MOSCOW (Reuters) - Russian economists warned the government on Thursday a new law that might force their research centers to register as "foreign agents" could have a disastrous impact on the economy.

In a letter published by business daily Vedomosti, 15 academics said their funding and cooperation with the government was threatened by the law, which President Vladimir Putin's opponents say is mainly intended to stifle dissent after protests.

Critics say the law will reduce the independence of non-governmental organizations that are funded from abroad and involved in what are loosely defined as "political activities".

Prosecutors have raided the Moscow offices of international advocacy groups in recent months, including Amnesty International, as well as the headquarters of vote monitor Golos and the independent Levada Center polling group.

The letter's publication following the flight abroad of liberal economist Sergei Guriev in a new sign of pressure on people or groups independent or critical of Putin.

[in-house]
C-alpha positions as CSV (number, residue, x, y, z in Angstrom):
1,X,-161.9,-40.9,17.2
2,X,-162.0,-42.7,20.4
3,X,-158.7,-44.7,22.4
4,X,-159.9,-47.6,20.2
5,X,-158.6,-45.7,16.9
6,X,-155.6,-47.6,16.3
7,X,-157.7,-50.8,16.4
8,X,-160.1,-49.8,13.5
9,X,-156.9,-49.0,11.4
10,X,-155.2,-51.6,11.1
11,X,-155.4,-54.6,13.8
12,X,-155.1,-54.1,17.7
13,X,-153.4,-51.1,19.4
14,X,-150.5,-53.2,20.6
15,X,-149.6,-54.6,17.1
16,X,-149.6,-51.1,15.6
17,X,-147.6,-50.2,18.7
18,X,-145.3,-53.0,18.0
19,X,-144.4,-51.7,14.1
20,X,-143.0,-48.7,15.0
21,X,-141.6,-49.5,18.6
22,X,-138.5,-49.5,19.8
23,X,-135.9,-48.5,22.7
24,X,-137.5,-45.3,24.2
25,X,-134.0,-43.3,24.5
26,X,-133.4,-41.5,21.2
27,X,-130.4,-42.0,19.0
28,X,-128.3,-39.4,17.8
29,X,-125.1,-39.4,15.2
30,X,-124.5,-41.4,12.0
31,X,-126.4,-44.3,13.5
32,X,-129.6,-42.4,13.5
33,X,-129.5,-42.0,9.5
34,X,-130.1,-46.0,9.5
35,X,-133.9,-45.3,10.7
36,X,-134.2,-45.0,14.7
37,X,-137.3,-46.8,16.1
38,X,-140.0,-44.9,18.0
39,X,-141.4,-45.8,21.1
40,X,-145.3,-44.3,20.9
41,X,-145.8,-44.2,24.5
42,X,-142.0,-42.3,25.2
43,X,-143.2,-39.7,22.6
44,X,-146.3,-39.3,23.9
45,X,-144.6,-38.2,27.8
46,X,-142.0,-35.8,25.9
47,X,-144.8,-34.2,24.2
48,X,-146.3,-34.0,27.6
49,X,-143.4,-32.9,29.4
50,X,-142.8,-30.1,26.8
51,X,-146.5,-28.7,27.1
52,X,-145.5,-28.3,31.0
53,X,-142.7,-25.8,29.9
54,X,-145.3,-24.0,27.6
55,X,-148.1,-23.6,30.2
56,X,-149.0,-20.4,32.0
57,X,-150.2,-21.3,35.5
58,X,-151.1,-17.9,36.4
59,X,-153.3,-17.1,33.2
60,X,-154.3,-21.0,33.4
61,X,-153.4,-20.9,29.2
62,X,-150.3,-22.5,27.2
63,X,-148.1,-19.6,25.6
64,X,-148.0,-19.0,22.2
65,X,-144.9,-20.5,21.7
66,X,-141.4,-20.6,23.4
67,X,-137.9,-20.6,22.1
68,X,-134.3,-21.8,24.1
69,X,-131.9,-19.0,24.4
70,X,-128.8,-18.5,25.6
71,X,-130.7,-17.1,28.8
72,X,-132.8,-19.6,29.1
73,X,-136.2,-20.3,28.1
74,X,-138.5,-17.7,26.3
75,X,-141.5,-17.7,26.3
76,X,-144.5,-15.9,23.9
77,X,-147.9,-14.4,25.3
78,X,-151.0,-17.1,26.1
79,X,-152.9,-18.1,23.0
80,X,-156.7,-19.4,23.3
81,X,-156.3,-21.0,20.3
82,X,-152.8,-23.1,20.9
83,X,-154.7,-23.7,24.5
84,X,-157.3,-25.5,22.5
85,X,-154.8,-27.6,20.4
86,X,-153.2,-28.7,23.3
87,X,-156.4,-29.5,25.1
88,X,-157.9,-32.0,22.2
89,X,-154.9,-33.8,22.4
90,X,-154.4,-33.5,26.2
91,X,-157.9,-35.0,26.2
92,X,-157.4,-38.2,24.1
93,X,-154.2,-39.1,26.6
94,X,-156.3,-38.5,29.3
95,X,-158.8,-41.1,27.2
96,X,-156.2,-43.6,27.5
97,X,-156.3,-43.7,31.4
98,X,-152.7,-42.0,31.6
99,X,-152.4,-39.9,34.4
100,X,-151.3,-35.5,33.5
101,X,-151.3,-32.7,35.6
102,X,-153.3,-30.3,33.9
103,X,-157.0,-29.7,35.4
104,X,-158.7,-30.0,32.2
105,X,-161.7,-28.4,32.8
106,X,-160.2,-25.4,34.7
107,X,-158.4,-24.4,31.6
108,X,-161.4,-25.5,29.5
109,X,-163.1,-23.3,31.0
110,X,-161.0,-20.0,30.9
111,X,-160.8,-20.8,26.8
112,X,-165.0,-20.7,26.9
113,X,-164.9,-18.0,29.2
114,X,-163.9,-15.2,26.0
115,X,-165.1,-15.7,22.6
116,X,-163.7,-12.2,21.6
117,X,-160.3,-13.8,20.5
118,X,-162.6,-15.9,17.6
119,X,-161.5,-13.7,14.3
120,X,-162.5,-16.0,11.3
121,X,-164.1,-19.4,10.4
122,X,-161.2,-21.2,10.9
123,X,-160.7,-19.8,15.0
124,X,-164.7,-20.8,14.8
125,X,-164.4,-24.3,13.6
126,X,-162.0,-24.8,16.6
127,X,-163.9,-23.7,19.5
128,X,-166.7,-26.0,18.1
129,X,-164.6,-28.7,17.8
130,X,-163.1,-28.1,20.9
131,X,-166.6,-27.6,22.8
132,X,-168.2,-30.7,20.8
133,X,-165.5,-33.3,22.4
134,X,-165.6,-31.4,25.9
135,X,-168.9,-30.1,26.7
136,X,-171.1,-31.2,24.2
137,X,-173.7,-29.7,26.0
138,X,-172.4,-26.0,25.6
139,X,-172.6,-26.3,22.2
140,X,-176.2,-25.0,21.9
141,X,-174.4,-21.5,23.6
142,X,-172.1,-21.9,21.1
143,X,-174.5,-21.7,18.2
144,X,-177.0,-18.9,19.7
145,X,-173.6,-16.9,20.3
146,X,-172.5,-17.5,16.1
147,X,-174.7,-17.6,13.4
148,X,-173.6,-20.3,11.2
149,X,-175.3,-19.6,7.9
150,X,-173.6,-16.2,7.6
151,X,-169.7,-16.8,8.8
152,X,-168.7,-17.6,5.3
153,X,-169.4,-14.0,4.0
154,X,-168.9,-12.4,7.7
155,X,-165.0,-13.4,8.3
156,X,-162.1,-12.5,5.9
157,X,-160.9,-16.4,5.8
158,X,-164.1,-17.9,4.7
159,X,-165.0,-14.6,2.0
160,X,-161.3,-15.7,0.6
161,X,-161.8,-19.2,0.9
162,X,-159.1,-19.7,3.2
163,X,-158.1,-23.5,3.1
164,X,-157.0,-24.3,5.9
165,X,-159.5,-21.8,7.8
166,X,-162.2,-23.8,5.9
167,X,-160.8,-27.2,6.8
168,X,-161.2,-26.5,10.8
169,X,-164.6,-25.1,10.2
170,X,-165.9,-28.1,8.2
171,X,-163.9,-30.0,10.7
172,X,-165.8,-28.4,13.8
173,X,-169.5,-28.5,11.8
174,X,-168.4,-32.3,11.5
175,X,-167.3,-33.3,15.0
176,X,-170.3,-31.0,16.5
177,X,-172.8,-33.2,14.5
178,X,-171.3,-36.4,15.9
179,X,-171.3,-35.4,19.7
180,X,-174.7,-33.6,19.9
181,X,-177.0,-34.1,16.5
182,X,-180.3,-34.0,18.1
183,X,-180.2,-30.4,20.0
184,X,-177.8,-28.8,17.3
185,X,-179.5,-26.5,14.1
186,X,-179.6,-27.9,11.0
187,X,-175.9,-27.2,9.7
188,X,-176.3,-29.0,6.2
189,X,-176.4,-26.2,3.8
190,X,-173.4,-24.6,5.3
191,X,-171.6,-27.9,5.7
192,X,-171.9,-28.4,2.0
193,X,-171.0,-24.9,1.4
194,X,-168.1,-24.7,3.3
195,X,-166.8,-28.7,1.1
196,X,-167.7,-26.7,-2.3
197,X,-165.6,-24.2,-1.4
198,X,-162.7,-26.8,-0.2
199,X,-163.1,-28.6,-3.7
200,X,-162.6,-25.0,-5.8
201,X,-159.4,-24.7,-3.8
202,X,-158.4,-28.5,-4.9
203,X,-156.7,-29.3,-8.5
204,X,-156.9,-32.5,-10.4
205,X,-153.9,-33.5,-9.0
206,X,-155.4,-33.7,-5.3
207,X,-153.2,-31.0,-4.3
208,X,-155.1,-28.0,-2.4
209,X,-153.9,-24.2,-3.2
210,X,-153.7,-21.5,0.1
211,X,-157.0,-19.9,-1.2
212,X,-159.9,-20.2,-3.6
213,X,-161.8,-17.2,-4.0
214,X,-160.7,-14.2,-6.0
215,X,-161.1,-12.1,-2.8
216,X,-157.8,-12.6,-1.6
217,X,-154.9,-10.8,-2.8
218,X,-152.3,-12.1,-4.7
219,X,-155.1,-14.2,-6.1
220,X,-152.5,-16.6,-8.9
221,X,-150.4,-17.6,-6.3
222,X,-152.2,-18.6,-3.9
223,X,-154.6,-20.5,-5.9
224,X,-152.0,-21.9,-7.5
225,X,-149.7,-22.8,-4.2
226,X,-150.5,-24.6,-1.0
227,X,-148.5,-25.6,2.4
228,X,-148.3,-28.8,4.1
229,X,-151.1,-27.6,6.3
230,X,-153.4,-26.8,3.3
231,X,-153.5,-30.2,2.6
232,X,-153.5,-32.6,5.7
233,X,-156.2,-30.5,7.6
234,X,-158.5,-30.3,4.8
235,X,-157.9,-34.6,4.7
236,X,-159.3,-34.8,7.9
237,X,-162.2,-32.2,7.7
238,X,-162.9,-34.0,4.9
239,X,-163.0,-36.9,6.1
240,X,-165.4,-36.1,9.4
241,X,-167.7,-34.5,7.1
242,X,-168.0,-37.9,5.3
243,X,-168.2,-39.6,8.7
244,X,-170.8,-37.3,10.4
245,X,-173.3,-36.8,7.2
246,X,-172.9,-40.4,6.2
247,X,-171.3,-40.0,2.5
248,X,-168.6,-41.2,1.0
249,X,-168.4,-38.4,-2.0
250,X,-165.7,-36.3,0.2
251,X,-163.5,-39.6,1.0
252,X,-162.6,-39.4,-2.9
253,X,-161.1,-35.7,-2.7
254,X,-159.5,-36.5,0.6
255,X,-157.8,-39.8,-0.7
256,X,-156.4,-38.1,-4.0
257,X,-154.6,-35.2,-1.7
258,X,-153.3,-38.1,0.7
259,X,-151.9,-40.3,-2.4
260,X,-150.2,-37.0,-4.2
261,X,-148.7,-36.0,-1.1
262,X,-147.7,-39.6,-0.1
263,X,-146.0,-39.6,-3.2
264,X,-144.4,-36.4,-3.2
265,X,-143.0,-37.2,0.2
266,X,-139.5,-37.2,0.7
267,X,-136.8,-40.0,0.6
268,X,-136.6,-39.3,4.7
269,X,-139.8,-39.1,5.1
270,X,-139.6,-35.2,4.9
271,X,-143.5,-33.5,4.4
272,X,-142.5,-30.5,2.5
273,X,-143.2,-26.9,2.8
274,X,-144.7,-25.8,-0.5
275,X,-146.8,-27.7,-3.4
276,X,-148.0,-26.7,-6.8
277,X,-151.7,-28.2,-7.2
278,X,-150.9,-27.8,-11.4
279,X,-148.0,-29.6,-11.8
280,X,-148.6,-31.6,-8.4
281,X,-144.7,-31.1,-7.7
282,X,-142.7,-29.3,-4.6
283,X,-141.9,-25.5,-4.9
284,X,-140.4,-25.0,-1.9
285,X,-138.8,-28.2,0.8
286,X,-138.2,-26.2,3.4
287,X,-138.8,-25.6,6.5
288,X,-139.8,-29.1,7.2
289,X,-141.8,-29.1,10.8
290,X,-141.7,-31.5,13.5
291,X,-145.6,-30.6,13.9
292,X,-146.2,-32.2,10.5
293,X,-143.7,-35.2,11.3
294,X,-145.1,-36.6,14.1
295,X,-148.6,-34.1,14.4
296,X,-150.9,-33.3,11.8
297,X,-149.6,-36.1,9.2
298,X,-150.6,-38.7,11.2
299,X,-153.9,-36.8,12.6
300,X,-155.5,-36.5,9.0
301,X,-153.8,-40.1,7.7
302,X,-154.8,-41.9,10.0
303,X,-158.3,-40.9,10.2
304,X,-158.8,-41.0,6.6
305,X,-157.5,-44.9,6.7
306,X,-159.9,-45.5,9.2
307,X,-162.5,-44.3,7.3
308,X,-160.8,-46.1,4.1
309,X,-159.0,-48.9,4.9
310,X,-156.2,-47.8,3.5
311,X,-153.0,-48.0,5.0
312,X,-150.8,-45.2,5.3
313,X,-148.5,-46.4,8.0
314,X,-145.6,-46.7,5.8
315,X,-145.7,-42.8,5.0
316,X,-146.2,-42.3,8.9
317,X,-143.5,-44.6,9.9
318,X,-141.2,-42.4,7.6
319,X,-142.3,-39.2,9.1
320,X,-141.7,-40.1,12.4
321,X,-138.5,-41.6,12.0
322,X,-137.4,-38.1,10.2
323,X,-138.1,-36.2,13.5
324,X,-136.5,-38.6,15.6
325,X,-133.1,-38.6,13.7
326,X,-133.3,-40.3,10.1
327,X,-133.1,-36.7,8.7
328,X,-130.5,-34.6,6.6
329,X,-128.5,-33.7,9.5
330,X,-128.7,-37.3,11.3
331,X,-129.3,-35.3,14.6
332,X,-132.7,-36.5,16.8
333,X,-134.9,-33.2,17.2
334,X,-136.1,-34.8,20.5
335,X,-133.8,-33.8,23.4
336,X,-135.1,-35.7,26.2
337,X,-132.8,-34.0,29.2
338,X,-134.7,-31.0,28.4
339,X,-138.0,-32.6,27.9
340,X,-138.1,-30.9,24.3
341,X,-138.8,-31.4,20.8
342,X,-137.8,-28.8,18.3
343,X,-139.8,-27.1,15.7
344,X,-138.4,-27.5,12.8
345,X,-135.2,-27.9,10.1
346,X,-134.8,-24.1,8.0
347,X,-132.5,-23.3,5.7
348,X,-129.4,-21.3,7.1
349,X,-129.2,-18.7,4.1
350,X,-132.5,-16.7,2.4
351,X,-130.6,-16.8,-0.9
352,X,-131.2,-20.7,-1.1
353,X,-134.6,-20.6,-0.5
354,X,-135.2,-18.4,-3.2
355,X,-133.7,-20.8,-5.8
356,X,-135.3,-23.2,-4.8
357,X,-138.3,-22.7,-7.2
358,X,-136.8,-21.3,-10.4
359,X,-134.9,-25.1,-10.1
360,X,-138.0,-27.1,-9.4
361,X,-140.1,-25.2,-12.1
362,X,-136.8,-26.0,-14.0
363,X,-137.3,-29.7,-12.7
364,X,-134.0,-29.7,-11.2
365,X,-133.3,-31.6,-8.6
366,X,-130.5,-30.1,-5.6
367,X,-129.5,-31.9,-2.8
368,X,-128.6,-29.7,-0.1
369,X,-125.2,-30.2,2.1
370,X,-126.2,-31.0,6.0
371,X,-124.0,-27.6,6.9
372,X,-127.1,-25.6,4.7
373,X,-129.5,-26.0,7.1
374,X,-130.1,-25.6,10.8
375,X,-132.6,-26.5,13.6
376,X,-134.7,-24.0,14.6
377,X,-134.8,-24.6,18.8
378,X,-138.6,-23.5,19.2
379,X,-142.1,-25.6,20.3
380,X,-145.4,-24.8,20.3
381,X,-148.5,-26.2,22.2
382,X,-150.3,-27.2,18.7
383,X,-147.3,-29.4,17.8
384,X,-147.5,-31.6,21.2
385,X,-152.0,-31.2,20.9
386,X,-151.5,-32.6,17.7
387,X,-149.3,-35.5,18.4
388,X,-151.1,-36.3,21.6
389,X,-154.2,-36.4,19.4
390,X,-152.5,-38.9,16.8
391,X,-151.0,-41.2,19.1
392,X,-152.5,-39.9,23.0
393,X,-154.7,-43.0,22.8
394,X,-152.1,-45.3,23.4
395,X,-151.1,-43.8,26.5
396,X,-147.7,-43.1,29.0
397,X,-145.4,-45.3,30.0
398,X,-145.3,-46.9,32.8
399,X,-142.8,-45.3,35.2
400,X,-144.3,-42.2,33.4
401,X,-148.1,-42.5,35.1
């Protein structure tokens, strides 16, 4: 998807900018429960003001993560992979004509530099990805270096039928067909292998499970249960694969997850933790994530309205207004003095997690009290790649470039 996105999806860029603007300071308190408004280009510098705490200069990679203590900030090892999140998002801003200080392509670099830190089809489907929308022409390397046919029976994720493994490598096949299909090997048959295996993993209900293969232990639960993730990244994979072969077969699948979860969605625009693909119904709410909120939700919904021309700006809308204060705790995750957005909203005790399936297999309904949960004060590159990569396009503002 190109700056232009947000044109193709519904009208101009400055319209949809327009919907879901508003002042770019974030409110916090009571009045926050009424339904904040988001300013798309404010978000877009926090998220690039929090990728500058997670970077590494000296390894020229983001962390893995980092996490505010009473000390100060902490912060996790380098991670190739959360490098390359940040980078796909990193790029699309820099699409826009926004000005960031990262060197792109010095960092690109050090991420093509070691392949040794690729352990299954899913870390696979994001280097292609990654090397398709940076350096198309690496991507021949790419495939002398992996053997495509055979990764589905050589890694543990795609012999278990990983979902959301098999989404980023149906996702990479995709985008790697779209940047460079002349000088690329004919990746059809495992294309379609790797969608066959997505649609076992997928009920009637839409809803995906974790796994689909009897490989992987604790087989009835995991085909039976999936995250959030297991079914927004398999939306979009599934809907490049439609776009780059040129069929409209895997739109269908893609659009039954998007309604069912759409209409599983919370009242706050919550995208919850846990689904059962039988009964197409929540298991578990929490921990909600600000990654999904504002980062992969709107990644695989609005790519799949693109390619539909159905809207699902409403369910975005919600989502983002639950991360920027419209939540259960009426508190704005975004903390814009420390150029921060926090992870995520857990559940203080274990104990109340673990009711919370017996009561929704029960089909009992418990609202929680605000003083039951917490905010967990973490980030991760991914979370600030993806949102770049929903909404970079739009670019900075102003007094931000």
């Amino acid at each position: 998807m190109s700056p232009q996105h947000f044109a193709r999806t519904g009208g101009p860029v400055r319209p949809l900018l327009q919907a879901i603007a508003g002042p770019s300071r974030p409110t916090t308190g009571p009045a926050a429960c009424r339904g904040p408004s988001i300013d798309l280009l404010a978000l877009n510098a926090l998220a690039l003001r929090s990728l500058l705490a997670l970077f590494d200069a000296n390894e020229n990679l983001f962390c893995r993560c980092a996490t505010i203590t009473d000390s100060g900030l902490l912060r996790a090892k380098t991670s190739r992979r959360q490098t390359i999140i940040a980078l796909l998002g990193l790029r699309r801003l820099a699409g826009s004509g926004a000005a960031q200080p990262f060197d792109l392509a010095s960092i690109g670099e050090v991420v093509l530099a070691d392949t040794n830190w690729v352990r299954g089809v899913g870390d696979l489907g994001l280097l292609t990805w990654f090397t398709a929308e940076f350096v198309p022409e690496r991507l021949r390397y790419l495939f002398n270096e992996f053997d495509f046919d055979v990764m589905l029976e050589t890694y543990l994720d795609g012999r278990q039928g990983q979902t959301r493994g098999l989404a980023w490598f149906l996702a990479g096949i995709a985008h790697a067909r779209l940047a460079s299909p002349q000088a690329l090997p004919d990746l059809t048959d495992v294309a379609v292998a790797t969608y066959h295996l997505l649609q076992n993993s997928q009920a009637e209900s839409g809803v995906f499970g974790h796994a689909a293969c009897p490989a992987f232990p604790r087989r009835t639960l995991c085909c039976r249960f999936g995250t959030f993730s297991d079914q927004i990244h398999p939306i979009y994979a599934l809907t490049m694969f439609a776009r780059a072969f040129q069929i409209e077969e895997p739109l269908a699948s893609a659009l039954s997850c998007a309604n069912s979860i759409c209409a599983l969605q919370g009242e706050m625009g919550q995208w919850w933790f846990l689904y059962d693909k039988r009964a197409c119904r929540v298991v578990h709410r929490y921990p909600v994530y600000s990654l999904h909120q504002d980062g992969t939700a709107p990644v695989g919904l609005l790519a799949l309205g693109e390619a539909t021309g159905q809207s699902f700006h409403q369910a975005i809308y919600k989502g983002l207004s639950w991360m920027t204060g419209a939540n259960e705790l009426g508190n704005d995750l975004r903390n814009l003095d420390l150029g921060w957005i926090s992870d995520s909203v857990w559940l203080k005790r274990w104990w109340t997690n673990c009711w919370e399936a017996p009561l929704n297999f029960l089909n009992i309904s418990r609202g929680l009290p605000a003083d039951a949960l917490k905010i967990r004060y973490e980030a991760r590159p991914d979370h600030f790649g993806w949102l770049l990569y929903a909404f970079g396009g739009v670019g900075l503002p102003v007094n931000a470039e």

"Continuing with the cruel and lawless application of the law on foreign agents ... will lead to the closure of analytical centers, a drop in the quality of economic analysis and expertise, and the removal of mechanisms to support and keep up standards in the profession," the economists wrote.

Putin has called for budget stimulus to get the slowing Russian economy back on track, putting him at odds with Prime Minister Dmitry Medvedev, who favors a tighter fiscal policy.

The central bank, where senior Kremlin aide Elvira Nabiullina takes over the reins next month, has also come under pressure to cut interest rates to boost growth.

The group of economists was led by Yevsey Gurvich, who heads a think tank that advises the Finance Ministry and is regarded as close to Alexei Kudrin, a liberal former finance minister who is popular with Western investors.

"There has already been a period in our history when economic science and economic analysis was fully controlled by the state. As a result ... incompetent decisions were taken on economic policy. It is well known how it turned out for the Soviet economy," they wrote.

The economy was in a state of collapse when the Soviet Union was dissolved in 1991, contributing to its breakup.

Many groups are resisting registering as "foreign agents" under the new law because it has echoes of the Cold War.

The Kremlin denies cracking down on opponents and Putin says he wants to prevent "foreign meddling" in Russia.

(Reporting by Timothy Heritage; Editing by Douglas Busvine, John Stonestreet)